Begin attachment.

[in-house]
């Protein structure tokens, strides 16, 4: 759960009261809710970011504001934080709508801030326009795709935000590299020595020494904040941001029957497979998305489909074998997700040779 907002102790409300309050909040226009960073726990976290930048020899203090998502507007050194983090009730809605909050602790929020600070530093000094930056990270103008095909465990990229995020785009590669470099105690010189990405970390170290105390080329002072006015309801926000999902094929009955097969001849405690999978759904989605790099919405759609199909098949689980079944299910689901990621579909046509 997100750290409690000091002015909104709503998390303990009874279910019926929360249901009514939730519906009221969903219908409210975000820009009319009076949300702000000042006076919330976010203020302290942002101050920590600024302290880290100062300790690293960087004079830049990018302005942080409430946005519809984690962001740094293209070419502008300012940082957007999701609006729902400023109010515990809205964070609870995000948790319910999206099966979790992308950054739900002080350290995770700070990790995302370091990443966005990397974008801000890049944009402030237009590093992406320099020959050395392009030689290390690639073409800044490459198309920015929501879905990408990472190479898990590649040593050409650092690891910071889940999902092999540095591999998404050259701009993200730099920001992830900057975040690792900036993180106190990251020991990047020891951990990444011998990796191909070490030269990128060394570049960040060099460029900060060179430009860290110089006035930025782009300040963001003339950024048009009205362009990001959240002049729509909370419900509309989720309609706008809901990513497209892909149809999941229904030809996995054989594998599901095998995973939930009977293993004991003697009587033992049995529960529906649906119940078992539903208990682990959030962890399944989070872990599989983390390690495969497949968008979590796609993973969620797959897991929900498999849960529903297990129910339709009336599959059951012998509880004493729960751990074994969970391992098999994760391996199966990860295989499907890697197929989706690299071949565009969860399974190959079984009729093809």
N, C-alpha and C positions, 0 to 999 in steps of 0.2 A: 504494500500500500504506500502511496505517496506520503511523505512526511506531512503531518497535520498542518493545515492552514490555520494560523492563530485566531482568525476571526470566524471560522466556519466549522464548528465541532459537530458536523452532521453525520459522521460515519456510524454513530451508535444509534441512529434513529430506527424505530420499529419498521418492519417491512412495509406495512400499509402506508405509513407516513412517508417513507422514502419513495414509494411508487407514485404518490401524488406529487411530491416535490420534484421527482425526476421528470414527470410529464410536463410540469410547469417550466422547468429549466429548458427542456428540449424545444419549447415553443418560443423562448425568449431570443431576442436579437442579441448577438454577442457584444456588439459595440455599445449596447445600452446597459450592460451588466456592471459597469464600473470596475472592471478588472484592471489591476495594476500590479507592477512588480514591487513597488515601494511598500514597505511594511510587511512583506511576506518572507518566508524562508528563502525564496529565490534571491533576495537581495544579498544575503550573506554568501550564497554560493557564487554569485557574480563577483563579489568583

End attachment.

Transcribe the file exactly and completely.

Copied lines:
[in-house]
């Protein structure tokens, strides 16, 4: 759960009261809710970011504001934080709508801030326009795709935000590299020595020494904040941001029957497979998305489909074998997700040779 907002102790409300309050909040226009960073726990976290930048020899203090998502507007050194983090009730809605909050602790929020600070530093000094930056990270103008095909465990990229995020785009590669470099105690010189990405970390170290105390080329002072006015309801926000999902094929009955097969001849405690999978759904989605790099919405759609199909098949689980079944299910689901990621579909046509 997100750290409690000091002015909104709503998390303990009874279910019926929360249901009514939730519906009221969903219908409210975000820009009319009076949300702000000042006076919330976010203020302290942002101050920590600024302290880290100062300790690293960087004079830049990018302005942080409430946005519809984690962001740094293209070419502008300012940082957007999701609006729902400023109010515990809205964070609870995000948790319910999206099966979790992308950054739900002080350290995770700070990790995302370091990443966005990397974008801000890049944009402030237009590093992406320099020959050395392009030689290390690639073409800044490459198309920015929501879905990408990472190479898990590649040593050409650092690891910071889940999902092999540095591999998404050259701009993200730099920001992830900057975040690792900036993180106190990251020991990047020891951990990444011998990796191909070490030269990128060394570049960040060099460029900060060179430009860290110089006035930025782009300040963001003339950024048009009205362009990001959240002049729509909370419900509309989720309609706008809901990513497209892909149809999941229904030809996995054989594998599901095998995973939930009977293993004991003697009587033992049995529960529906649906119940078992539903208990682990959030962890399944989070872990599989983390390690495969497949968008979590796609993973969620797959897991929900498999849960529903297990129910339709009336599959059951012998509880004493729960751990074994969970391992098999994760391996199966990860295989499907890697197929989706690299071949565009969860399974190959079984009729093809």
N, C-alpha and C positions, 0 to 999 in steps of 0.2 A: 504494500500500500504506500502511496505517496506520503511523505512526511506531512503531518497535520498542518493545515492552514490555520494560523492563530485566531482568525476571526470566524471560522466556519466549522464548528465541532459537530458536523452532521453525520459522521460515519456510524454513530451508535444509534441512529434513529430506527424505530420499529419498521418492519417491512412495509406495512400499509402506508405509513407516513412517508417513507422514502419513495414509494411508487407514485404518490401524488406529487411530491416535490420534484421527482425526476421528470414527470410529464410536463410540469410547469417550466422547468429549466429548458427542456428540449424545444419549447415553443418560443423562448425568449431570443431576442436579437442579441448577438454577442457584444456588439459595440455599445449596447445600452446597459450592460451588466456592471459597469464600473470596475472592471478588472484592471489591476495594476500590479507592477512588480514591487513597488515601494511598500514597505511594511510587511512583506511576506518572507518566508524562508528563502525564496529565490534571491533576495537581495544579498544575503550573506554568501550564497554560493557564487554569485557574480563577483563579489568583